hormone

The definitions used in this glossary of terminology either have been provided by the authors of the articles, or have been extracted wholly or in part, or paraphrased from the following sources: The American Medical Association Encyclopedia of Medicine, Charles B. Clayman, MD, Medical Editor, Random House, New York, 1989; Biotechnology from A to Z, 2d Edition, William Bains, Oxford University Press, New York, New York, 2002; A Dictionary of Genetics, 6th Edition, Robert C. King and William D. Stansfield, Oxford University Press, New York, New York, 2002; Dorland's Illustrated Medical Dictionary, 29th and 30th Editions, W. B. Saunders Company, Philadelphia, 2000, 2003; Genes VII, Benjamin Lewin, Oxford University Press, New York, New York, 2000; The Gale Encyclopedia of Genetic Disorders, Volumes I and II, Stacey L. Blachford, Ed., Thomson Learning, New York, New York, 2002; The Merriam-Webster Dictionary, Merriam-Webster, Inc., Springfield, Massachusetts, 1997; Molecular Biology of the Cell, 3rd Edition, Bruce Alberts, et al., Garland Publishing, 1994; The Random House Dictionary of the English Language, Unabridged Edition, 1966; Webster's Ninth New Collegiate Dictionary, 1991.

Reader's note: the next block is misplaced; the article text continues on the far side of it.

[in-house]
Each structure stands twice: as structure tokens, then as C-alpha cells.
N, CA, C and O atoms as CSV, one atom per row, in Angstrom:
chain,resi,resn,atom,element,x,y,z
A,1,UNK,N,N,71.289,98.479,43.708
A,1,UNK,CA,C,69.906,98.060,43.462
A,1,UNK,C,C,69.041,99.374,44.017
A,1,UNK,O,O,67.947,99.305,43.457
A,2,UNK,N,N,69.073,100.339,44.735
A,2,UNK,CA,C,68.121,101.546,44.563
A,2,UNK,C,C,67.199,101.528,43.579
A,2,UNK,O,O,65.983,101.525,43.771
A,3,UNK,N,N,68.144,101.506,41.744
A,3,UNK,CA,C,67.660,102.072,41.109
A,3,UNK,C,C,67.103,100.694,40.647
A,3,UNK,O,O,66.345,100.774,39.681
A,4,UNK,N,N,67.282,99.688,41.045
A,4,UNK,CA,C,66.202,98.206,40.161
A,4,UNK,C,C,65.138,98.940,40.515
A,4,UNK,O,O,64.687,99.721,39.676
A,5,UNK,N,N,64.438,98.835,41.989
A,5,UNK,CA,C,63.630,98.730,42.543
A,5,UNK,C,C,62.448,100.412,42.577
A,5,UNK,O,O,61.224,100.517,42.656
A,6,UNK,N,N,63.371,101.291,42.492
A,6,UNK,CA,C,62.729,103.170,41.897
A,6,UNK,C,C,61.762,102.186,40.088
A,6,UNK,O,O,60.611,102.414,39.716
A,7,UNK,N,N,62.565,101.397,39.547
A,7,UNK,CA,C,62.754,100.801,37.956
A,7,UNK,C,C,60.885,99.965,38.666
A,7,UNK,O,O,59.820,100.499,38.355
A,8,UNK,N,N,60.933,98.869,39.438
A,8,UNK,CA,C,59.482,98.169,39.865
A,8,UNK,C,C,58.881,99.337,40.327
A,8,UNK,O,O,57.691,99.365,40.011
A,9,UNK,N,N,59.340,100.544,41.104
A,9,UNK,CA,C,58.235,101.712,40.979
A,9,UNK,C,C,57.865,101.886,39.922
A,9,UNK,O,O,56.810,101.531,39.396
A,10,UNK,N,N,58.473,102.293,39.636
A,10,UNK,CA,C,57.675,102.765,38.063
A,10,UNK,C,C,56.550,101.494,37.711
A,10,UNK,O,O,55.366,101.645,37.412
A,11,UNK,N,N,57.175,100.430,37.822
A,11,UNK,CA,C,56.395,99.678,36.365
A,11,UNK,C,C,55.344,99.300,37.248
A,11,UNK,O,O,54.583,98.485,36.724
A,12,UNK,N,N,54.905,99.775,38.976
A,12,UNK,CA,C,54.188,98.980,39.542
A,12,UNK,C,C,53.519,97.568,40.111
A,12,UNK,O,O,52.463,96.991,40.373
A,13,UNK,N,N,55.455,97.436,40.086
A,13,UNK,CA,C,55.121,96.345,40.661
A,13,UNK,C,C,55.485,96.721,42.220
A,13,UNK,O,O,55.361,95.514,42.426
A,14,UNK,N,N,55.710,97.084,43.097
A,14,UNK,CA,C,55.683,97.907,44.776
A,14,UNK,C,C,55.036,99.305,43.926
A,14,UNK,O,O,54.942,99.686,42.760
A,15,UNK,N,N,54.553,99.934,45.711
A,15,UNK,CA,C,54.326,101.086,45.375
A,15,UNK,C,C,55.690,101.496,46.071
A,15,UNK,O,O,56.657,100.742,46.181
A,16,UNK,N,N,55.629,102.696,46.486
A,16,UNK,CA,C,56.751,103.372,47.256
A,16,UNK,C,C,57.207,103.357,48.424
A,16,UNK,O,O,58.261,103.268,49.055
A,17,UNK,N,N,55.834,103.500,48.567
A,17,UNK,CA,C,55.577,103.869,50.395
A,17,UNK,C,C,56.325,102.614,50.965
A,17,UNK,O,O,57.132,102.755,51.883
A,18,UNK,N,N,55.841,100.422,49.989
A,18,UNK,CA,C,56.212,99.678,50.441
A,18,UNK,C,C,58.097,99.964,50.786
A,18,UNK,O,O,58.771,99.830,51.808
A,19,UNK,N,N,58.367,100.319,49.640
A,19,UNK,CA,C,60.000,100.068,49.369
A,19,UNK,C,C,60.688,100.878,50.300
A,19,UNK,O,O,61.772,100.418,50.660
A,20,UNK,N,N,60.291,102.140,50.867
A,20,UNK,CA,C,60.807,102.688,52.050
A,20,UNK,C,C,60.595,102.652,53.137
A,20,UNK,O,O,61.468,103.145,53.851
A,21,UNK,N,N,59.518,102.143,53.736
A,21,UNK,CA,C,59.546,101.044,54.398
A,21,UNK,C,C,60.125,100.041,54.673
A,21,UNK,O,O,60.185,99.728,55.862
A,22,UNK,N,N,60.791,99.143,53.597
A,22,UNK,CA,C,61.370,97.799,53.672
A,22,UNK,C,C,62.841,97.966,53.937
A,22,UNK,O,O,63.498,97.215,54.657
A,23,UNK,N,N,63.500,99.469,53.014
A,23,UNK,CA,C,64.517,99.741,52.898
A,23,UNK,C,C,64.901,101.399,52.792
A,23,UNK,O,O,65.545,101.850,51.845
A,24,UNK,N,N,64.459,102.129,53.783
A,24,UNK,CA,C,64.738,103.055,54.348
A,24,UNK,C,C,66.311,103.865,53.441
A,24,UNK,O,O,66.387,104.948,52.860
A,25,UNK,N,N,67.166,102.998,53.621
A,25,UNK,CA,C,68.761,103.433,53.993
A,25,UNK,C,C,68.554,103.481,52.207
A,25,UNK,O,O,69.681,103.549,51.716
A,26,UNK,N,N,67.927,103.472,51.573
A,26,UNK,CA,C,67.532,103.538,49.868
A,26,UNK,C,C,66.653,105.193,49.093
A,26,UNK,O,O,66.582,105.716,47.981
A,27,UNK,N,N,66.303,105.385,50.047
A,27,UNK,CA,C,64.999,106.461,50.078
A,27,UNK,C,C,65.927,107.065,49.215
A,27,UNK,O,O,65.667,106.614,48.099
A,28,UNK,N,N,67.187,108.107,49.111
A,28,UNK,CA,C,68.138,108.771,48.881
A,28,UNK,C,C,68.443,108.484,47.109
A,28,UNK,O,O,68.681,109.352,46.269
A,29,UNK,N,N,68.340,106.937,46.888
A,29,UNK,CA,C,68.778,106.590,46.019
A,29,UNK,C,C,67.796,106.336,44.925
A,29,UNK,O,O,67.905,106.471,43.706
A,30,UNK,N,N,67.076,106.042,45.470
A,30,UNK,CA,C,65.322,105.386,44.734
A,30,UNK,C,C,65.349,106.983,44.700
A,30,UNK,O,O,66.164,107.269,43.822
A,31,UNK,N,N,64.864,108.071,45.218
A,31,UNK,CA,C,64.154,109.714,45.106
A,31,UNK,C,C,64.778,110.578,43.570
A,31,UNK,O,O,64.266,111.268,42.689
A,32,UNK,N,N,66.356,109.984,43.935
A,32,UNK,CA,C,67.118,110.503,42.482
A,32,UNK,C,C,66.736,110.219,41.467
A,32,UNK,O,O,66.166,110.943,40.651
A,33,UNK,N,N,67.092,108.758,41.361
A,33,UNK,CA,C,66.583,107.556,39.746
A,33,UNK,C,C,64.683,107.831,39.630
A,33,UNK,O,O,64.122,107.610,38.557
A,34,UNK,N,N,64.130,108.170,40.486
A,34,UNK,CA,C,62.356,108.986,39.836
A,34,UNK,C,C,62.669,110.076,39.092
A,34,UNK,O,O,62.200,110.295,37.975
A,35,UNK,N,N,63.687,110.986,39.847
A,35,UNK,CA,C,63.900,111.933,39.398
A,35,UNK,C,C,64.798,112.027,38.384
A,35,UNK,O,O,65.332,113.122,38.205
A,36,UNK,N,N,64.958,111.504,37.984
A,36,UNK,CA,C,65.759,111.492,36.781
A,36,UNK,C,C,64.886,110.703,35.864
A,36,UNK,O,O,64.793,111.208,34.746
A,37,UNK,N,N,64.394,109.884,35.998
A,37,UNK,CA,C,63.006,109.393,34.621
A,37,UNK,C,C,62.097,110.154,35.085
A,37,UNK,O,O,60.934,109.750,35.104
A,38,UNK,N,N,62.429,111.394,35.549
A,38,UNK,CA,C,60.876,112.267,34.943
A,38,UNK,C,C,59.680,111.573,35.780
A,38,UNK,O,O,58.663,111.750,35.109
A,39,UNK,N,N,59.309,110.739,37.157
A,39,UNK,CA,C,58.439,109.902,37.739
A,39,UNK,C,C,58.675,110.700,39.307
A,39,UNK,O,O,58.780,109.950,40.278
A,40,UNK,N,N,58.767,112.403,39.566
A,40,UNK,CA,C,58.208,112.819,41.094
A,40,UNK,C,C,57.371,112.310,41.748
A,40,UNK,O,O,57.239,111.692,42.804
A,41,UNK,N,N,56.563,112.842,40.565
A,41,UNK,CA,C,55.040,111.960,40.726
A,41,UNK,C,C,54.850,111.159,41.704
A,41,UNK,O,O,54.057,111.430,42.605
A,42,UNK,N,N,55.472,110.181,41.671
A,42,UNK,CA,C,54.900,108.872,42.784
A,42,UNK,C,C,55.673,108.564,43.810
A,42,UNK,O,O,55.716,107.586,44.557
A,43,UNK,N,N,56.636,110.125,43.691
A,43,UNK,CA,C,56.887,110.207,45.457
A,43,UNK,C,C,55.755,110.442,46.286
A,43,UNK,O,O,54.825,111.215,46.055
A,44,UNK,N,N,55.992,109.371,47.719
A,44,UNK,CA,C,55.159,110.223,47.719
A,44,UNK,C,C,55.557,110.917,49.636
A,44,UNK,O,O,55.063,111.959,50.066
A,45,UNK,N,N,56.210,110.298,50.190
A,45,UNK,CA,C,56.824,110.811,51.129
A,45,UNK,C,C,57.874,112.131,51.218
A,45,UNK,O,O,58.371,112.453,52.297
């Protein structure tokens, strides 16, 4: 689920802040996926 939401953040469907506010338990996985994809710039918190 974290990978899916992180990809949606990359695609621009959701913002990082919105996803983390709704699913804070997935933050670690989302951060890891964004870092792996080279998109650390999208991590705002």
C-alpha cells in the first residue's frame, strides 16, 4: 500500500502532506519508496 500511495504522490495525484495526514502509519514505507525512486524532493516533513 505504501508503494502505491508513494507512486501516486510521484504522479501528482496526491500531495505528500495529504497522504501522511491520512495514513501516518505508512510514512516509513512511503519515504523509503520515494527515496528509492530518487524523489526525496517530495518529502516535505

DEFINITION:

hormone
A product of living cells that circulates in body fluids and produces a specific effect on the activity of cells remote from its point of origin; especially: one exerting a stimulatory effect on a cellular activity.


hypophysiotropic hormones - Hormones produced by the hypothalamus, usually releasing hormones (see below), which maintain the endocrine functions of cells of the adenohypophysis.


neurohormone - A hormone secreted by a specialized neuron into the bloodstream, the cerebrospinal fluid, or the intercellular spaces of the nervous system.


releasing hormones - Hormones elaborated in one structure that cause the release of hormones from another structure, such as those from the hypothalamus that act on the adenohypophysis. The term is applied to substances of established chemical identity, whereas substances of unknown chemical structure are called releasing factors .

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